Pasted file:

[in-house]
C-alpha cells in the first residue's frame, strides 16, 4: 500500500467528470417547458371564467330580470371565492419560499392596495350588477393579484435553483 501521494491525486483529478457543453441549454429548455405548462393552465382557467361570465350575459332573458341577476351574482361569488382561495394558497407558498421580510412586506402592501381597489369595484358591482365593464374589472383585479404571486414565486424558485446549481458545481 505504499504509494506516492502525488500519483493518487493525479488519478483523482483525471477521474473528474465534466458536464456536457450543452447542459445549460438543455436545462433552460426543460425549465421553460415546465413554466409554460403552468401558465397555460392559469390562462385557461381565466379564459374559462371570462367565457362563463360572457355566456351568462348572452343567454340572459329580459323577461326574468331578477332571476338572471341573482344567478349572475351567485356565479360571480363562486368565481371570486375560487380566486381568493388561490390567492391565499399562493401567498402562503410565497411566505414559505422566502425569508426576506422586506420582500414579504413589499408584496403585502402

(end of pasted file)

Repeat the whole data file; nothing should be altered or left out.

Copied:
[in-house]
C-alpha cells in the first residue's frame, strides 16, 4: 500500500467528470417547458371564467330580470371565492419560499392596495350588477393579484435553483 501521494491525486483529478457543453441549454429548455405548462393552465382557467361570465350575459332573458341577476351574482361569488382561495394558497407558498421580510412586506402592501381597489369595484358591482365593464374589472383585479404571486414565486424558485446549481458545481 505504499504509494506516492502525488500519483493518487493525479488519478483523482483525471477521474473528474465534466458536464456536457450543452447542459445549460438543455436545462433552460426543460425549465421553460415546465413554466409554460403552468401558465397555460392559469390562462385557461381565466379564459374559462371570462367565457362563463360572457355566456351568462348572452343567454340572459329580459323577461326574468331578477332571476338572471341573482344567478349572475351567485356565479360571480363562486368565481371570486375560487380566486381568493388561490390567492391565499399562493401567498402562503410565497411566505414559505422566502425569508426576506422586506420582500414579504413589499408584496403585502402